Modern Pollen Rain in the Tibetan Plateau

Caiming Shen, Kam Biu Liu, Lingyu Tang, Jonathan T. Overpeck

Research output: Contribution to journalArticlepeer-review

1 Scopus citations


The basis for the interpretation of fossil-pollen assemblages in terms of vegetation and climate is the present-day relationship of vegetation and climate to pollen rain. Detailed modern pollen spectra from the Tibetan Plateau are described here to explore the relationship between modern pollen rain and vegetation. Two hundred and thirty four (234) pollen surface samples were collected from moss polsters, top soil, and lake surface sediments from forests, shrublands, shrub meadows, meadows, steppes, and deserts in the Tibetan Plateau. Pollen assemblages from each vegetation type are detailed described using pollen percentage data, and compared descriptively and numerically using cluster analysis. Pollen spectra from forests are characterized by high percentages of tree pollen types including Pinus, Abies, Picea, Quercus, and Betula. Pollen spectra from shrublands have highest amounts of shrub pollen. The dominants of shrublands, such as Rhododendron, Juniperus, Salix, and shrub Quercus, are well-represented in most of these pollen spectra. Pollen spectra from shrub meadows have less shrub pollen than those from shrublands, but more than those from meadows, steppes and deserts. The most frequent shrub pollen in this vegetation type is Rosaceae. Most of pollen spectra from shrub meadows are dominated by Cyperaceae pollen. Pollen spectra from meadows are characterized by the very high percentages of Cyperaceae pollen. The highest amounts of Cyperaceae pollen occur in pollen spectra from alpine-marshy meadows. Pollen spectra from Stipa steppes are characterized by the highest percentages of Poaceae pollen, and high Cyperaceae pollen percentages, whereas pollen spectra from Artemisia steppes have the highest percentages of Artemisia pollen. Pollen spectra from arid deserts are dominated by Chenopodiaceae. Main vegetation types can be distinguished by their modern pollen rain, i.e., modern pollen spectra do reflect the modern vegetation at local and regional scale in the Tibetan Plateau. This modern pollen database can thus be used to explore the pollen/vegetation and pollen/climate relationships by a variety of numerical methods.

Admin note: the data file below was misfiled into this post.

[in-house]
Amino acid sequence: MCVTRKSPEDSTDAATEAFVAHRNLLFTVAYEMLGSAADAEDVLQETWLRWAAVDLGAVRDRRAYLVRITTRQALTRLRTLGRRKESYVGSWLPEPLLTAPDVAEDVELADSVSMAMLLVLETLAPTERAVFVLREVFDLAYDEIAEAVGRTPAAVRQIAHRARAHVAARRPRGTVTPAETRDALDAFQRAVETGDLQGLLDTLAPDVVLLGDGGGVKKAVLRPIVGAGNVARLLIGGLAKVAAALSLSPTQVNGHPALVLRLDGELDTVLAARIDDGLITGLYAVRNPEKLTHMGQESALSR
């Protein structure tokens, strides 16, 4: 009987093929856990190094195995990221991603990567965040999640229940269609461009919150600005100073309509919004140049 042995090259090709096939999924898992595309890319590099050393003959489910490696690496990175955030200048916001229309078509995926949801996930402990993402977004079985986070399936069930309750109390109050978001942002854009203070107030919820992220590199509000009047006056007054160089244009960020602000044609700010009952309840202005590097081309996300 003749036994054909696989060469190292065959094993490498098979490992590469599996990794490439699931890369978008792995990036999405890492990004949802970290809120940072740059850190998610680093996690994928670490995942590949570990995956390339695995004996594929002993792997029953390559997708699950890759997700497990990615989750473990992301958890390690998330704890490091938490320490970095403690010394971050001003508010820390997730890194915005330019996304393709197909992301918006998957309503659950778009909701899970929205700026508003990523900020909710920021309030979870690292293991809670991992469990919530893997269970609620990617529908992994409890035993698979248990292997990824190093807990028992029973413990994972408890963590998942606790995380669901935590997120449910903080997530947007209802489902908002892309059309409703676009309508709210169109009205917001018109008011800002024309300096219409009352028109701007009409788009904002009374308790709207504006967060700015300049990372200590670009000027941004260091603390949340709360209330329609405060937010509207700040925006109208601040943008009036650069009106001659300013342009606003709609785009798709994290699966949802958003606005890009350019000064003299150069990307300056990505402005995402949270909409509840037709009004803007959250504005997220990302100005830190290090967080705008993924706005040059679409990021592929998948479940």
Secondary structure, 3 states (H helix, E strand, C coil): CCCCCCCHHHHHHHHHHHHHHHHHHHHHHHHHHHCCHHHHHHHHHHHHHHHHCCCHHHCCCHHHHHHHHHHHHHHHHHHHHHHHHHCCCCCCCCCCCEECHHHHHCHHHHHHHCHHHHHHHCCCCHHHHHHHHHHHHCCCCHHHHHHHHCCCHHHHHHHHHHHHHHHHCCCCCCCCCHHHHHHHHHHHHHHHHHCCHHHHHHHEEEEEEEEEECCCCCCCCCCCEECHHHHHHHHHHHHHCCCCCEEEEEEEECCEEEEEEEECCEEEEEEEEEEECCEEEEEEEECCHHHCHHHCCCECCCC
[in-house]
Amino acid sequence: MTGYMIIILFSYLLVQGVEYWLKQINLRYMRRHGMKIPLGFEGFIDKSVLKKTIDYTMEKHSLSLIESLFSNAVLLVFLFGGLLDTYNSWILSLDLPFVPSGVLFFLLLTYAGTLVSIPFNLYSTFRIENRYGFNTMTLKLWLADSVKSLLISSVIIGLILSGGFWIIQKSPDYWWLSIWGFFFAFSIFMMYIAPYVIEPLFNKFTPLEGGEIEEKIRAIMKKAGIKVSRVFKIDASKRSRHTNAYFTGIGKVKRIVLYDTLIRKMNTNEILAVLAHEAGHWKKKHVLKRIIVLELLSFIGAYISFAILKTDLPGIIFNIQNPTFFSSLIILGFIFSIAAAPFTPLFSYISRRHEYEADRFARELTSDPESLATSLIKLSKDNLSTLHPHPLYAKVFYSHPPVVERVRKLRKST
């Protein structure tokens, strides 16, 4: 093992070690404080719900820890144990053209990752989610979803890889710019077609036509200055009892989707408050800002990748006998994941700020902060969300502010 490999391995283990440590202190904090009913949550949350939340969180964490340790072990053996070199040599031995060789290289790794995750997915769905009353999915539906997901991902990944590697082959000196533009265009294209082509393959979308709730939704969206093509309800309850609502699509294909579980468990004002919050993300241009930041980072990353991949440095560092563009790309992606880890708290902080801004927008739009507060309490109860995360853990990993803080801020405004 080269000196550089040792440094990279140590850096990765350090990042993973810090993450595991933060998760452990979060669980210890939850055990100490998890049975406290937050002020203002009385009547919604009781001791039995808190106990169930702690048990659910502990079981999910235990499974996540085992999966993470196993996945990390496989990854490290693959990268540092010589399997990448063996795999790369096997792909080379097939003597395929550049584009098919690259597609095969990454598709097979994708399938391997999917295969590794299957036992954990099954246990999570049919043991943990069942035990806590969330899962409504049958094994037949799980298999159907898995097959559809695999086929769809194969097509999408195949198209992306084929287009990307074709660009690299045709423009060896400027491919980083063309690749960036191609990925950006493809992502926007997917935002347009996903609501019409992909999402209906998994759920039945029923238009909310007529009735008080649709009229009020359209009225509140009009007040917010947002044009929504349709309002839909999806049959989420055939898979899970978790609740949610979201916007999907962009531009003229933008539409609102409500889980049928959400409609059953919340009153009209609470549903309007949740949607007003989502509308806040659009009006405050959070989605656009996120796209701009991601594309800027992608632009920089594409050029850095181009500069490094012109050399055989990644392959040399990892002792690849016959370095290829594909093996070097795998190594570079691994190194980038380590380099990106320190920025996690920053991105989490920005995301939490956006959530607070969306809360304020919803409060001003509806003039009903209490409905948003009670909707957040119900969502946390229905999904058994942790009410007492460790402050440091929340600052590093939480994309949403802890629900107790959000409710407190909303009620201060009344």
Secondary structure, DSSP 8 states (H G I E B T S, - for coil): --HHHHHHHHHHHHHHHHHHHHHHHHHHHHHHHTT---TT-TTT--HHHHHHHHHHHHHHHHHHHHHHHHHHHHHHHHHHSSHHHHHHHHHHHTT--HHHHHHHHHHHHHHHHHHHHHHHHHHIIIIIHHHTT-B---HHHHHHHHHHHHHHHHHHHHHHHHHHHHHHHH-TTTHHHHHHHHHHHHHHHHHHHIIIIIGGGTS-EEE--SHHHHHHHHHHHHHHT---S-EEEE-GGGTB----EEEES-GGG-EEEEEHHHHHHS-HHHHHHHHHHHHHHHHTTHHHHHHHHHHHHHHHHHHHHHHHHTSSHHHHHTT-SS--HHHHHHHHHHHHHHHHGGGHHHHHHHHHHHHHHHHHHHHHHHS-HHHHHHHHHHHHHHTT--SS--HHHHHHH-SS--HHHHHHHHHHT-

Original languageEnglish (US)
Article number732441
JournalFrontiers in Earth Science
StatePublished - Aug 23 2021


  • desert
  • forest
  • meadow
  • modern pollen rain
  • shrub meadow
  • shrubland
  • steppe
  • the Tibetan plateau

ASJC Scopus subject areas

  • Earth and Planetary Sciences(all)


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